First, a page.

Like every version of Star Trek I’ve pushed myself into, it took me a little while, though shorter than usual to like Star Trek: Picard, part of that is because the pilot, where Jean-Luc Picard decides it’s time to get back in the game and puts his new team together lasts three episodes. For a show that was only getting 10 episodes to begin with that is a lot of real estate for the set up.
Additionally, the first half of the show is really grim, full of portentious Romulan prophecies, a lot of death and violence and the confirmation that Admiral Picard has alzheimers. I like my Trek a little lighter, kind of silly and plenty of humanist optimism, which luckily kicks in not long after we meet the team. (Courtesy of a meet up with Seven of Nine, I’m now determined to push through DS9 which is not really my speed, at all so that I can get to voyager and get to know her better.)
And what a team it is. Allison Pill as Dr. Agnes Giardi, a brilliant scientist with an interest in synthetic life (which, despite Bruce Maddox and Picard lobbying is illegal due to a synth revolt on a martian colony), Evan Evagora as Elnor some kind of Romulan ninja who knew Picard when he was little, Michelle Herd as Raffi Musiker, a former Star Fleet officer drummed out for over indulging in conspiracy theories about Romulan infiltration (SHE WAS RIGHT!) and Santiago Cabrera as Chris Rios another former Star Fleet, who has a ship where the AI has taken on his appearance. Cabrera was my favorite part of the show that wasn’t directly from TNG.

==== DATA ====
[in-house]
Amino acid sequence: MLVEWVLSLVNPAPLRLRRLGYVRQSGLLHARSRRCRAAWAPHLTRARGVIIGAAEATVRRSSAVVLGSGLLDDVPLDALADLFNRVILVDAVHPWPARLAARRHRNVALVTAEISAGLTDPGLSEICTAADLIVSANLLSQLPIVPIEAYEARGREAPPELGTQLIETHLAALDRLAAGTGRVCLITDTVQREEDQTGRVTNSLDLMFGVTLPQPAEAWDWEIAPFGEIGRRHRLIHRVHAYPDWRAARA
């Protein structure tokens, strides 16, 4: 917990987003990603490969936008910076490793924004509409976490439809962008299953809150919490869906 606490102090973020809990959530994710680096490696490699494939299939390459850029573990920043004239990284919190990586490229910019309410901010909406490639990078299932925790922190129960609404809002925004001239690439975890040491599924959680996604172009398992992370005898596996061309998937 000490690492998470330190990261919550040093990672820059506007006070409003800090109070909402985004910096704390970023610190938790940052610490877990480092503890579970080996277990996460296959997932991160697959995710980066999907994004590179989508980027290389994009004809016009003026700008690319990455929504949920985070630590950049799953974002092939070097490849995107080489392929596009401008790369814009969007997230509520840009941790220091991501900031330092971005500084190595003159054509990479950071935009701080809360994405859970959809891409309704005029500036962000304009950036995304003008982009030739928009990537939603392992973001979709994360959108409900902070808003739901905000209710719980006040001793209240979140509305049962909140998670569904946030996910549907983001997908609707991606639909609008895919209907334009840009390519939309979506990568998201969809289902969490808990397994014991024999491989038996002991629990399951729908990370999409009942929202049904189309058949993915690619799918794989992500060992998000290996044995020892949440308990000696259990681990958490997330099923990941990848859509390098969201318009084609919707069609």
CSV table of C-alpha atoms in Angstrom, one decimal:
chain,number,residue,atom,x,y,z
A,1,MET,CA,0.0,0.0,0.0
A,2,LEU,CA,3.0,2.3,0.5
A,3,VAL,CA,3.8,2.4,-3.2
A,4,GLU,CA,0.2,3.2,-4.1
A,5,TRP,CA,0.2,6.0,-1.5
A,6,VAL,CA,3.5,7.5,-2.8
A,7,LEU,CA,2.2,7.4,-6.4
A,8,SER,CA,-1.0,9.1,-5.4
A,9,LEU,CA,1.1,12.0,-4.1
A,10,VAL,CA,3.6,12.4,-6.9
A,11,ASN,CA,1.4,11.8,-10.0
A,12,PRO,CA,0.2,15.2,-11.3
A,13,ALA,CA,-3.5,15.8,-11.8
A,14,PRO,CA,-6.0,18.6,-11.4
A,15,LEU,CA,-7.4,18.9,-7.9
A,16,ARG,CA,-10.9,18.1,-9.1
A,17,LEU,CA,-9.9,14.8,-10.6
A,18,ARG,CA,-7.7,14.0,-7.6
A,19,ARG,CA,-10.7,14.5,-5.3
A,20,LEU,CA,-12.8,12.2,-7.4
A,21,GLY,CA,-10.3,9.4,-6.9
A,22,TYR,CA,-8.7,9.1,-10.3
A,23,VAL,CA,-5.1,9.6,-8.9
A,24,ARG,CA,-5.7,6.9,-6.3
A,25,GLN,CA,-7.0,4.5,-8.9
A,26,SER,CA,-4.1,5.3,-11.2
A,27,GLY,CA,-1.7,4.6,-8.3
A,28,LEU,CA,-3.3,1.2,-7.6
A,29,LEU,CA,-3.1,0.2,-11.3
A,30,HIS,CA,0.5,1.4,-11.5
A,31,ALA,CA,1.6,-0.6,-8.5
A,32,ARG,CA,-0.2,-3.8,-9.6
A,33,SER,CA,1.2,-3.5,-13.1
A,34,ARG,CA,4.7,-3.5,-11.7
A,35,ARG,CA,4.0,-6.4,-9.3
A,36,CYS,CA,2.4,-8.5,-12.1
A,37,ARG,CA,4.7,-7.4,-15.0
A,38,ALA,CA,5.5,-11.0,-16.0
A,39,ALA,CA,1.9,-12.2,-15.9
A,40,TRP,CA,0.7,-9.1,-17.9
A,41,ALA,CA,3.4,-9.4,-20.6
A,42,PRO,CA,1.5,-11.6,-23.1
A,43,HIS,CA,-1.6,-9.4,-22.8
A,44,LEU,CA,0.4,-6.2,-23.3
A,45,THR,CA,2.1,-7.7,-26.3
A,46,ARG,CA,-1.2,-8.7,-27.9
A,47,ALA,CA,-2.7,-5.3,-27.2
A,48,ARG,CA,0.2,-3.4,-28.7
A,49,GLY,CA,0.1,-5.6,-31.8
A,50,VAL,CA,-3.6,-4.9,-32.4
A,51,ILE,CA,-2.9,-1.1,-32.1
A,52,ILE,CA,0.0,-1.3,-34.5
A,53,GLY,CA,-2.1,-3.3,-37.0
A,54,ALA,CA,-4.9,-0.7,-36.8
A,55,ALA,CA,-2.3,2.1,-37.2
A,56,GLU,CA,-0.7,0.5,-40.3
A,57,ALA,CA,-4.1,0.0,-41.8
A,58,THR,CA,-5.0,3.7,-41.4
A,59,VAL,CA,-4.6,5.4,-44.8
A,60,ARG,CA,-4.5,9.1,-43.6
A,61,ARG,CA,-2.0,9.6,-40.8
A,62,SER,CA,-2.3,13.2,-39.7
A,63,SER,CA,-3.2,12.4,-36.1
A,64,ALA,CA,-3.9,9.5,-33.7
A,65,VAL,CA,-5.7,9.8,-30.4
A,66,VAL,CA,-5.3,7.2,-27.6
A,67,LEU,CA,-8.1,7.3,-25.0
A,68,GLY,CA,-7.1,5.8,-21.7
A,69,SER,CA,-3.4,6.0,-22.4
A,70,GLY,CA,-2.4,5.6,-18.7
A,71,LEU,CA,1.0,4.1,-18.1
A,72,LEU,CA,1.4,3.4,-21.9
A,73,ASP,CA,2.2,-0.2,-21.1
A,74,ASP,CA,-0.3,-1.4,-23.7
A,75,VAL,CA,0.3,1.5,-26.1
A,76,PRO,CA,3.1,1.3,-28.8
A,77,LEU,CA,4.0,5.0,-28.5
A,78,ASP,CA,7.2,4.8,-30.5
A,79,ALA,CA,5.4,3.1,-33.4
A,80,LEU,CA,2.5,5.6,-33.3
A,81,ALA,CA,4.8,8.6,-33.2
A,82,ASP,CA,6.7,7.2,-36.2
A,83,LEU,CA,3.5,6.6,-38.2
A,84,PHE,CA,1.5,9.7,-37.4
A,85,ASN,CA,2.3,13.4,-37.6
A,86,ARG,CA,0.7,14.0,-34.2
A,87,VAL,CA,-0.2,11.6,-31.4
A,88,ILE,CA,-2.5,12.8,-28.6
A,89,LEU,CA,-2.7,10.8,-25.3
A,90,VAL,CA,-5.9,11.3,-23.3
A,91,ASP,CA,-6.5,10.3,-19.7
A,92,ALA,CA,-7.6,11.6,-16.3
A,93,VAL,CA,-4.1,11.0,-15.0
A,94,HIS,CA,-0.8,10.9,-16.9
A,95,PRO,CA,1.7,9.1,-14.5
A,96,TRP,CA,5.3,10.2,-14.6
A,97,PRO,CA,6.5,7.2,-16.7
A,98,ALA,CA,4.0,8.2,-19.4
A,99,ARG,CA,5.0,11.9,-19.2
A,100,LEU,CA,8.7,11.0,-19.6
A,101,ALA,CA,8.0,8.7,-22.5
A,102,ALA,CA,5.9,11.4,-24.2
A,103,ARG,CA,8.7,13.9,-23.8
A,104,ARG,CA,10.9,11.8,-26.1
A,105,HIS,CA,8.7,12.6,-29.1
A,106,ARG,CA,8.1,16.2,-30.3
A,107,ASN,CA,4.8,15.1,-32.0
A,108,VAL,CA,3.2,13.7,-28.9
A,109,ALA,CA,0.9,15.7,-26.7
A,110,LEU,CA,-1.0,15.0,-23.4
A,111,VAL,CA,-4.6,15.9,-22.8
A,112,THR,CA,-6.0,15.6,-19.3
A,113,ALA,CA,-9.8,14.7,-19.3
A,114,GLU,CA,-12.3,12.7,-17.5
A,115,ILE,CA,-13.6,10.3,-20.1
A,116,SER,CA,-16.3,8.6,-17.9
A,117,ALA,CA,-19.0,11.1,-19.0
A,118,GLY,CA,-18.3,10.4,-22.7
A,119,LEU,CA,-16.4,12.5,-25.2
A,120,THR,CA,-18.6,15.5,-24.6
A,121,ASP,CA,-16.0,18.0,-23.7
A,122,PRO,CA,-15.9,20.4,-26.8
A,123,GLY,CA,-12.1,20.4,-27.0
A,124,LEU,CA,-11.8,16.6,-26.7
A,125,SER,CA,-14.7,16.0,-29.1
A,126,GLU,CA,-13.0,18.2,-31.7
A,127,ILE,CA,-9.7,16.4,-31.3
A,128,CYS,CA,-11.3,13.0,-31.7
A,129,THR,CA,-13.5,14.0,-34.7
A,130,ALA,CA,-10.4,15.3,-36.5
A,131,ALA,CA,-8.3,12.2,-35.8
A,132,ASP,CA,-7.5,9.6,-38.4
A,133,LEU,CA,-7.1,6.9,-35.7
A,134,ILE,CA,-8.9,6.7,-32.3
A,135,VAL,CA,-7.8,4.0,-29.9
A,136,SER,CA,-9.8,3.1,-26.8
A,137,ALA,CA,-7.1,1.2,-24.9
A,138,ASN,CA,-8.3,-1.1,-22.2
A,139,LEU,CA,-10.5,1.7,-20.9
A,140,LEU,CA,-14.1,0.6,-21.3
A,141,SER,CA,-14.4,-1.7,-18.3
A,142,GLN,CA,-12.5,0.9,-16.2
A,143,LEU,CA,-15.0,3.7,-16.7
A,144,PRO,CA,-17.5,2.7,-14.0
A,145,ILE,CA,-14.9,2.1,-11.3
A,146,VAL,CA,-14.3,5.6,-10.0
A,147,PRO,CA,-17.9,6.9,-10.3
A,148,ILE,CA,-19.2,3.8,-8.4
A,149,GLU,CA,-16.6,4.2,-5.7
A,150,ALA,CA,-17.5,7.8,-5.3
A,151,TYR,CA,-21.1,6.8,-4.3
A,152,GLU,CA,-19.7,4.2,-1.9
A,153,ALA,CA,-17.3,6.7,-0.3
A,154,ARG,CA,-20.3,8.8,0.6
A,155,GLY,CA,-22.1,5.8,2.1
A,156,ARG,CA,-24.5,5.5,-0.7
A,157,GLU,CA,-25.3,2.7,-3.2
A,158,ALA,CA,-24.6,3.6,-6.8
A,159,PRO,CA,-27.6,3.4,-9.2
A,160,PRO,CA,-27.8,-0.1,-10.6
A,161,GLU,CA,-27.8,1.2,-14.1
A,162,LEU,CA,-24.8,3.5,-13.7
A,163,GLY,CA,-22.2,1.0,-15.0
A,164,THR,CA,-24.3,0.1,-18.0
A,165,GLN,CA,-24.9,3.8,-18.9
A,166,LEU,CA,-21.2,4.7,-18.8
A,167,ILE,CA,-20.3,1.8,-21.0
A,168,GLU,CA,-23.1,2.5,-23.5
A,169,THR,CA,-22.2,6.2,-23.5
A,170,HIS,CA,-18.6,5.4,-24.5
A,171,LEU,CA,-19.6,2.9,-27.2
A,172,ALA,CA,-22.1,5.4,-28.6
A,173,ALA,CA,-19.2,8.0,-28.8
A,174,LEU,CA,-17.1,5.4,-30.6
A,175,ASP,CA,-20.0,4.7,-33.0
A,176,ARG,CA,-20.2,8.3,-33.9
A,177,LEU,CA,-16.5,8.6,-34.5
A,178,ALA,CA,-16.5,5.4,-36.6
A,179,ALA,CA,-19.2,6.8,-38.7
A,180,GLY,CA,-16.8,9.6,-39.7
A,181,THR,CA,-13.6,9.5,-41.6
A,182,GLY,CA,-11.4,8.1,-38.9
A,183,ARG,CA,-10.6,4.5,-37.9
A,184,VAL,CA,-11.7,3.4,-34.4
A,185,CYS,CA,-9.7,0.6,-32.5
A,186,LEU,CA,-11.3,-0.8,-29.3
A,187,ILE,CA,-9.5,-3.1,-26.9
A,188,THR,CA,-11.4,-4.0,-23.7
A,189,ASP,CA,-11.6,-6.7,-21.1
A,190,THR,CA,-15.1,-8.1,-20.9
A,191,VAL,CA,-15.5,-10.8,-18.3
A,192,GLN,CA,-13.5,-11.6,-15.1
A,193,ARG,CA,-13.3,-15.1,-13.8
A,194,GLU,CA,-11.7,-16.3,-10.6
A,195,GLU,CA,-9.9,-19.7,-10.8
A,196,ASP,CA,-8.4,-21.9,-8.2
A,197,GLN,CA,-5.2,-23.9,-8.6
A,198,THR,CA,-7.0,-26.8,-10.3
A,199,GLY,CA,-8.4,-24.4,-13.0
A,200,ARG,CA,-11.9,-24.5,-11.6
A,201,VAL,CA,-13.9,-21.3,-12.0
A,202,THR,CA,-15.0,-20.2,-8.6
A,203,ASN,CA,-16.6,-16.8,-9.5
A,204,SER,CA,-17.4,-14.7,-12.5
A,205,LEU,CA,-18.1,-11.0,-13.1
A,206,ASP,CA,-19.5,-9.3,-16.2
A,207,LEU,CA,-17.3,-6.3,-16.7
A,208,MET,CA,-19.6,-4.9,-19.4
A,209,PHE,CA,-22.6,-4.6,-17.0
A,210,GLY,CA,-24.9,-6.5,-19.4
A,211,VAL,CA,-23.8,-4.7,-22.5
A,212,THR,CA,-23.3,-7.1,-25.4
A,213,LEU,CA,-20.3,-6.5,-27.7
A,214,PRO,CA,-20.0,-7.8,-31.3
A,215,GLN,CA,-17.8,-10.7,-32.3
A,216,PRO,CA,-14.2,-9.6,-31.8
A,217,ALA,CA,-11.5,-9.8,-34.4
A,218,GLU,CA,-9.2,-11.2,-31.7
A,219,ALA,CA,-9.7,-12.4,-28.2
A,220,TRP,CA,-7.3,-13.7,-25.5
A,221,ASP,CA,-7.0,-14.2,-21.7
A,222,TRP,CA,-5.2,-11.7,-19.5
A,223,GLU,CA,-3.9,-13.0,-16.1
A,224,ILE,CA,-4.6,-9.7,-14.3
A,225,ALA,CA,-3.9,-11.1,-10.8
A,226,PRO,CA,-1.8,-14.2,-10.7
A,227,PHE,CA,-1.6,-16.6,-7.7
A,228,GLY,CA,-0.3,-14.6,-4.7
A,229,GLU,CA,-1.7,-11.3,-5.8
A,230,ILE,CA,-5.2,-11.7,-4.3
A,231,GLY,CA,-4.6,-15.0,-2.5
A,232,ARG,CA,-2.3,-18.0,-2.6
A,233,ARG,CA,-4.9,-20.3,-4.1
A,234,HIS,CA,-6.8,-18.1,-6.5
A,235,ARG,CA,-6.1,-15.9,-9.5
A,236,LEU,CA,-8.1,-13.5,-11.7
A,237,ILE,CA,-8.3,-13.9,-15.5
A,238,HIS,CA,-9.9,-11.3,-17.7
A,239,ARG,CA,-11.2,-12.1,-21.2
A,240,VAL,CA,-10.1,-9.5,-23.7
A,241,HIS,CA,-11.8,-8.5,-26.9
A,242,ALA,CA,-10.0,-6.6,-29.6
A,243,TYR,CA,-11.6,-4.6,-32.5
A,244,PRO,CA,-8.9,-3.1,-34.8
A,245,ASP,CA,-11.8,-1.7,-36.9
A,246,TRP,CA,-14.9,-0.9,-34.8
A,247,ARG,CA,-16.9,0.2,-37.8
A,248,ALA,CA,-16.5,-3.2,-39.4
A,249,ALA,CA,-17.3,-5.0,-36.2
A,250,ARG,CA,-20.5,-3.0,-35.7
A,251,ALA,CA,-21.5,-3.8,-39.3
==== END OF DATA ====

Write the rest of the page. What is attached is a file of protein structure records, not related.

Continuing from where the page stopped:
They’re looking for Soji, a synth girl developed from Data’s programming, who’s twin sister was killed by said infiltrating Romulans. She’s working as a scientist on a Borg Cube, helping to reclaim those who had been assimilated, lead by Hugh, who learned of humanity from Jordi. A super secret Romulan order is hunting her too, because they believe the rise of synthetic consciousness will bring about Armageddon.
Anyway, once all of that gets out of the way, the fun begins, jumping around to planets, Picard in an eye patch pretending to be a gambler, Troi and Riker living in the wood making pizza with their adorable daughter, a planet of synths ruled over by the son of Noonian Soong, who just so happens to be played Brent Spiner.
There’s a lot going on, but I really enjoyed the back half. The set up was just a little bit longer than I would have preferred. But once we got to the space adventures, lectures about the sanctity of life and what we owe the world with our lives.
It came together really well and without spoilers, there’s a lovely and emotional resolution the even provides Patrick Stewart the opportunity to recite some Shakespeare. (Have you been watching him read the sonnets during quarantine? I do recommend.)
I’m excited to see what season 2 of this show brings, I know Whoopi Goldberg is planning on coming back, and I’m interested in what Guinan has been doing during all of this. And you know, the ending proved interesting.